Samkhya Karika 6, Testimony of Scriptures as Pramana, Apta Sruti and Vacana
saamaanyatastu drishtaad aateendriyaanam prateetir anumaanaat |
Tasmaad api cha asiddham paroksham aapt-aagamaat siddham ||
Saamaanyata – common, general
Astu – but, though
Drishtaad – thorugh perception, observation
Aateendriyaanam – beyond the reach of senses
Prateetir – knowledge of
Anumaanaat – via inference
Tasmaad – by it
Api – even
Cha – and
Asiddham – not established
Paroksham – beyond senses, intuitive perception
Apta aagamaat – through scriptures
Siddham – established, achieved
Why is the Pramana of Scripture’s Testimony Significant?
Our senses of perception and cognition are limited in their scope for knowing the subtleties and complexities of the universe we form a part of. Senses can know as much and about objects only which are present within their reach for them to pick up information about them. Once the information about the objects of the senses is picked up senses present it to the mind for interpretation. Anything that is present or exists beyond the reach of senses cannot be known by this method of perception.
Nevertheless, information, or correct knowledge about object not present within the range of senses can also be gathered, known through inference or deductive reasoning. Inference is indirectly based on direct perception as a prerequisite, something which has been previously known through perception can only be inferred about later on. Still there are concepts like soul, consciousness, samadhi and liberation which cannot be understood by any of these two methods (perception and inference) of gaining true knowledge of anything.
Such concepts are not quantitative but qualitative in nature for which no physical dimensions which can be measured are available. These concepts are subjective in nature and thus call for a different kind of pramana or proof of their existence. Such concepts in philosophy can be proved only by the persons of authority (apta) on these subjects ( spiritual testimony), people who have achieved and experienced these otherwise unmeasurable concepts on their own accord and have left authoritative text ( agama) on them for the posterity to know.
Samkhya karika 6 talks about two types of authoritative knowledge that is avaialbel to us; apta sruti (authoritative text like scriptures), and apta vacana (vocalised, spoken words of persons of authority).
Apta Sruti and Apta Vacana as Pramana
Apta sruti, or the authoritative scriptures – the Vedas and Upanishads, have been accepted as valid sources of knowledge – pramana – by all the six schools of Indian philosophy. The interpretation of these texts though is different for all these schools of philosophy.
Our great sages have undergone serious penance and practice before they realised the ultimate wisdom. They further passed on this personally realised knowledge to their able disciples for the good of the world. So these words, spoken, of these great saints have been passed down through ages before they became available for the good of present generation.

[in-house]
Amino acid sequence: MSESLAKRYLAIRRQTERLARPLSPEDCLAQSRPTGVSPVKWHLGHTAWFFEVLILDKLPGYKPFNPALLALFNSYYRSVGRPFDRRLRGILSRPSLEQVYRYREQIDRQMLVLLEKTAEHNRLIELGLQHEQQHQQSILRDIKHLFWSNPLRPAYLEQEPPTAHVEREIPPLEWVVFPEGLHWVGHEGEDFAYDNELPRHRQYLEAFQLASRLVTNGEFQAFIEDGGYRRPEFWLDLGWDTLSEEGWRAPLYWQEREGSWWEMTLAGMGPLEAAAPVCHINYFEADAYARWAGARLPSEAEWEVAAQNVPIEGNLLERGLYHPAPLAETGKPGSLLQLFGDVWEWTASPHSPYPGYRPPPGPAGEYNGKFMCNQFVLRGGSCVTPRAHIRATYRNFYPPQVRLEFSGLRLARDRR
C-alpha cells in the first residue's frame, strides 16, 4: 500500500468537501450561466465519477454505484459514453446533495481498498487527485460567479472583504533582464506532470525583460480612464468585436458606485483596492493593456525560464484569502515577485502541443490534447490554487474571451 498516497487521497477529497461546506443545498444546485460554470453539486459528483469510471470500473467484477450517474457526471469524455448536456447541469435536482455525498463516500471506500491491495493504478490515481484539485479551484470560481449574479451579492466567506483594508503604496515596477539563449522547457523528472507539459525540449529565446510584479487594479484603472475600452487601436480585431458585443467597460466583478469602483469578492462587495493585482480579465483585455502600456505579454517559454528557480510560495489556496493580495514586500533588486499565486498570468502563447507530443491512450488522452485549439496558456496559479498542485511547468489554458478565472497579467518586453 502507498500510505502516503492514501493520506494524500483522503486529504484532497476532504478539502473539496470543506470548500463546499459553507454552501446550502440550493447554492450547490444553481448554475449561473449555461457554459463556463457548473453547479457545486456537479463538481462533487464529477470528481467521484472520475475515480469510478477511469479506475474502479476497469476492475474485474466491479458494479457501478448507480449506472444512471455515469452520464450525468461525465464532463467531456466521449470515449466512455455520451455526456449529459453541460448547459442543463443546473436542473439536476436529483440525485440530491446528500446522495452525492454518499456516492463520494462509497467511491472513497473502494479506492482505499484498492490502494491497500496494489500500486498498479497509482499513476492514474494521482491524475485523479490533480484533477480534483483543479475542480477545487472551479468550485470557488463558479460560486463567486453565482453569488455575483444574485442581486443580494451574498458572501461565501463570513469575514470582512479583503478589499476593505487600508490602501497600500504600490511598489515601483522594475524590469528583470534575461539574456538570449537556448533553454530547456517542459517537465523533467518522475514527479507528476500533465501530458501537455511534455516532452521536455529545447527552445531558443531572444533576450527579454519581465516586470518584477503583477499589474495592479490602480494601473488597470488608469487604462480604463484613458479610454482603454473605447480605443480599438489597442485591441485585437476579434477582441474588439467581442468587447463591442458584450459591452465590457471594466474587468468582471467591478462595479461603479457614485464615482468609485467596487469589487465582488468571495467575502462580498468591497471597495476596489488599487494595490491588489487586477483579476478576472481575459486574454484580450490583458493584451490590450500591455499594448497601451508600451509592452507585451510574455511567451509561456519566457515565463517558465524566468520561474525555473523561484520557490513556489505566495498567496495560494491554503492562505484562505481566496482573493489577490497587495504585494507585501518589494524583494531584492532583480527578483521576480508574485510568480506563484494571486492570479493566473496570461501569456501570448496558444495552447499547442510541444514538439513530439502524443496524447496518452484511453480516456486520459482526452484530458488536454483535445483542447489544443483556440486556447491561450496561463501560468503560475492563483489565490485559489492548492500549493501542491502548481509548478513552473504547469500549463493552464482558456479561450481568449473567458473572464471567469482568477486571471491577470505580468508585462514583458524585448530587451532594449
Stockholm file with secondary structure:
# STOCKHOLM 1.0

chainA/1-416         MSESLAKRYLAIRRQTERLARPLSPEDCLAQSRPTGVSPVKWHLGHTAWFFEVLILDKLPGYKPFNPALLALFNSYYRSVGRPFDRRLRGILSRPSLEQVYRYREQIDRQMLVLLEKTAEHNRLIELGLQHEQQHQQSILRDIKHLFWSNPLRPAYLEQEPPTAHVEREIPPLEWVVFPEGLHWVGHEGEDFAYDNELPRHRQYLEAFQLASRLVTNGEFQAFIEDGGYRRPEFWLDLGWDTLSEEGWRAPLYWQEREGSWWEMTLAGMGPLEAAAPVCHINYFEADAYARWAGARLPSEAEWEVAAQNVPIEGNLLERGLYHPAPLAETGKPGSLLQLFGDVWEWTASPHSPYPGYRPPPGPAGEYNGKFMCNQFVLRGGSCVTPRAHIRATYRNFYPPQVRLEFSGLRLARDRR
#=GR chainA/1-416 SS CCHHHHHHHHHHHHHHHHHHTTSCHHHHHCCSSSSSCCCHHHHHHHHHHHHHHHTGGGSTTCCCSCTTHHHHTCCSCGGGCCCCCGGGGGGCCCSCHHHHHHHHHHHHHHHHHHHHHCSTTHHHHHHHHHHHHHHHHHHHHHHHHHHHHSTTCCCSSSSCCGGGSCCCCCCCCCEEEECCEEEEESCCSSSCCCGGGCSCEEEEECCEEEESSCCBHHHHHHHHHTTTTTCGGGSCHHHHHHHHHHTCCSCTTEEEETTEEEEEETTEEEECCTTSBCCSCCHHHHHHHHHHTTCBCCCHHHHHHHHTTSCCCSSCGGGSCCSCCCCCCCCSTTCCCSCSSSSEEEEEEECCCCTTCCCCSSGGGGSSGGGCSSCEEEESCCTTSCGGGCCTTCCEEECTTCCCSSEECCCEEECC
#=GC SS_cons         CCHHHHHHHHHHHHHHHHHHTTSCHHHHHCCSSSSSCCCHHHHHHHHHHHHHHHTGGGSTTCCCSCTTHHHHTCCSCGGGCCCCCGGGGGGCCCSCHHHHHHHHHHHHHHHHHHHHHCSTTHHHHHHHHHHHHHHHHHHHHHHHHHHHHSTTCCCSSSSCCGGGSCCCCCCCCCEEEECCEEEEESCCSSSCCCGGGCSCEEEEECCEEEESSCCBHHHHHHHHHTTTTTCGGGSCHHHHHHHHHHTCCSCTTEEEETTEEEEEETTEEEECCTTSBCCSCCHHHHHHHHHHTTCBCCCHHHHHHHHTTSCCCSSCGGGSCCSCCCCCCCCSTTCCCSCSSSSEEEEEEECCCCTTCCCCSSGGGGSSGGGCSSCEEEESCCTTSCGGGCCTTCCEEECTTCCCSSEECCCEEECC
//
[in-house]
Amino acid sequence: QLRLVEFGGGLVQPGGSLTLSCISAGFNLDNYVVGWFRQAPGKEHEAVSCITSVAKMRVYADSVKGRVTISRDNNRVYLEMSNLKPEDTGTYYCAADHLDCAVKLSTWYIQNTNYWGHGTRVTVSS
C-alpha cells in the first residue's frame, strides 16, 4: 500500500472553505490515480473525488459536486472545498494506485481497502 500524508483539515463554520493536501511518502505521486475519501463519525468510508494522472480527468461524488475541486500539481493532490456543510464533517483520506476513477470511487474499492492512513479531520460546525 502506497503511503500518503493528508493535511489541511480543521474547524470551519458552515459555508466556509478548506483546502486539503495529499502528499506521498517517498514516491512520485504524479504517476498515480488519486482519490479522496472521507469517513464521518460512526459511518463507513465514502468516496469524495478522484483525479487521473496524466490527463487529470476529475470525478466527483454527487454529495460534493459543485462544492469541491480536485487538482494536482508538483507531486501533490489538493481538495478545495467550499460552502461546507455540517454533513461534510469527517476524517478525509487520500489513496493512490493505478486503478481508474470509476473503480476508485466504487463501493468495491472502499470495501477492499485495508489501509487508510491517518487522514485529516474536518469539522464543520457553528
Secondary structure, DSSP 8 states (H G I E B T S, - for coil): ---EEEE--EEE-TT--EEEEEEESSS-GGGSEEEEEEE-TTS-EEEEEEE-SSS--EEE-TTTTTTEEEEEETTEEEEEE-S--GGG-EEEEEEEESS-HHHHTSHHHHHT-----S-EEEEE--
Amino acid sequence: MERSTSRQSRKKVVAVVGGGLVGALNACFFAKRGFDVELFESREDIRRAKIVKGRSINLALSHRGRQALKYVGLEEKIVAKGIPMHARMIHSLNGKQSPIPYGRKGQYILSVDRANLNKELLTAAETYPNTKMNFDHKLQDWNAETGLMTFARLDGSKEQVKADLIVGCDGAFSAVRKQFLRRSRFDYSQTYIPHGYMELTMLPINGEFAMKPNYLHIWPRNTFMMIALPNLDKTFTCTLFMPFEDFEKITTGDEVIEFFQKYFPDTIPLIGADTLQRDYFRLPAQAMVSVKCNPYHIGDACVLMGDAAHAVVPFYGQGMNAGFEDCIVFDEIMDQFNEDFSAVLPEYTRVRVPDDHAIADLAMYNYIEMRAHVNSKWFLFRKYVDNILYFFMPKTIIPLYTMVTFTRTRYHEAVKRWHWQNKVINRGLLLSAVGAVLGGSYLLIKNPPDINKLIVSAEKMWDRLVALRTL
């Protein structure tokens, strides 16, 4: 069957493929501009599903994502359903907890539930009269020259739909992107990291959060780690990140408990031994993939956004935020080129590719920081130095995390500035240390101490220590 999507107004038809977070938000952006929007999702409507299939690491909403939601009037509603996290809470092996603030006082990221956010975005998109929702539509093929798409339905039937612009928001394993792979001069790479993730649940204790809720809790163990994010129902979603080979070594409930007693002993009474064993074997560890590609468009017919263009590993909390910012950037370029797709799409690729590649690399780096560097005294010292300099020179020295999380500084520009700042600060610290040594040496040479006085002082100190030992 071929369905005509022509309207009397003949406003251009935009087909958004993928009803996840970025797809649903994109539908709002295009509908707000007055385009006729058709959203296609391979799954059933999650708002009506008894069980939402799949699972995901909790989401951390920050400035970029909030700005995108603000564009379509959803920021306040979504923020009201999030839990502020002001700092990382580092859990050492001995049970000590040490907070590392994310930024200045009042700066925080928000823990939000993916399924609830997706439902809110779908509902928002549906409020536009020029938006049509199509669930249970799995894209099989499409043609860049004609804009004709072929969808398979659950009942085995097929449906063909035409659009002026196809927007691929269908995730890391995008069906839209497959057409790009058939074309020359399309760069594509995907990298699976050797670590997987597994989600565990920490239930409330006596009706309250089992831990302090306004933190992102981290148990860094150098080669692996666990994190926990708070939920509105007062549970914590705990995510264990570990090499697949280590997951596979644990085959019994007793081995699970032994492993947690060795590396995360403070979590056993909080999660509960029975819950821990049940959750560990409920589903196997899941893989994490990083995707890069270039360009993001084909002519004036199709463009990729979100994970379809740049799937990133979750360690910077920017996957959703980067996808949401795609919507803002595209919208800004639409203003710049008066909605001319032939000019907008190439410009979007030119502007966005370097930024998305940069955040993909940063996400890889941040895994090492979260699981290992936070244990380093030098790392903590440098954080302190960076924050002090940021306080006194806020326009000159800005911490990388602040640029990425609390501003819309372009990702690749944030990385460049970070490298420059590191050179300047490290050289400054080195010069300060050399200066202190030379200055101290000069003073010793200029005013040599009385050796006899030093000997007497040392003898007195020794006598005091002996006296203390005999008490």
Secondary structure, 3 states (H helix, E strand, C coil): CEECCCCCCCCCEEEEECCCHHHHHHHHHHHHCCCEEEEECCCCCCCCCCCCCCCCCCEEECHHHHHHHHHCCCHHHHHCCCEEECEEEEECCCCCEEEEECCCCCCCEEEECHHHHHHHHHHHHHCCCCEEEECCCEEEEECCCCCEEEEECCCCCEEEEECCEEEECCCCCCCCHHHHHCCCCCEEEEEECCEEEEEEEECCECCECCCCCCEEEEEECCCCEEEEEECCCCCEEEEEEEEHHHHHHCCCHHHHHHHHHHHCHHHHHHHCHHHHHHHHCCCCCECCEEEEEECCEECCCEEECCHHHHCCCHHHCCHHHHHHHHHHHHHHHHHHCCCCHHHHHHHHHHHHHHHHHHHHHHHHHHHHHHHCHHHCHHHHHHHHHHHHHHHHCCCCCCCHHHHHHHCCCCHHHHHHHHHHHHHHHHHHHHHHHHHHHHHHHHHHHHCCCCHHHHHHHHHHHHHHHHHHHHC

Since this wisdom is believed to have percolated from the mouth of the self-realized sages it is also considered as the word of authority on philosophy in general and Samkhya philosophy in particular. We can use these words of the learned, wise and experienced individuals as pramana, and guidance in our spiritual journey. Though this karika advocates considering the testimony of scriptures as a pramana for valid knowledge it warns one against putting complete blind faith into it.
The philosophy given by the persons of authority have been constructed based on their individual intellectual, rationale reasoning, and understanding. Today’s gurus are considered as persons of authority who shouldn’t be followed blindly just because others are doing so. One needs to apply own rationality to the concepts and must attempt to understand the personality of the gurus as proclaimed. A real guru is one who guides and not offer quick fix remedies for individual problems. A true guru guides the disciples towards the right action strictly according to the scriptures.
Samkhya Philosophy says that there are three types of pramana which help on prove the working, existence of the 25 elements of which the entire universe is made up of. One gathers information by the senses, thinks by the mind and uunderstands with intelligence ( Budhi). Intelligence being closest to Purusha shows it all the information being fed to it by the senses via the mind. Purusha sees it, or reflects it as it is and thus fails to come across as a separate entity from all the other 24 elements.
It is only when discriminative knowledge, or the right knowledge makes it to the intelligence which shows it to Purusha that one begins to consider Purusha as a separate entity and now works with its wisdom. Prior to this realization one continues working with intelligence only which can lead to unfavorable changes causing pain. Only the wisdom of Purusha is capable of showing the right path, away from sufferings, as intelligence is blind without it. The other 24 elements are just limbs it’s the Purusha which gives them light and consciousness. Anyone who lives one’s life without this understanding is bound to suffer.
One merely thinks that knowing a bunch of words is knowledge, one has to understand the meaning behind those words as well. Samkhya philosophy helps one get clarity on which element comprising the universe is the most powerful; the senses, mind, intelligence , or the consciousness known as Purusha.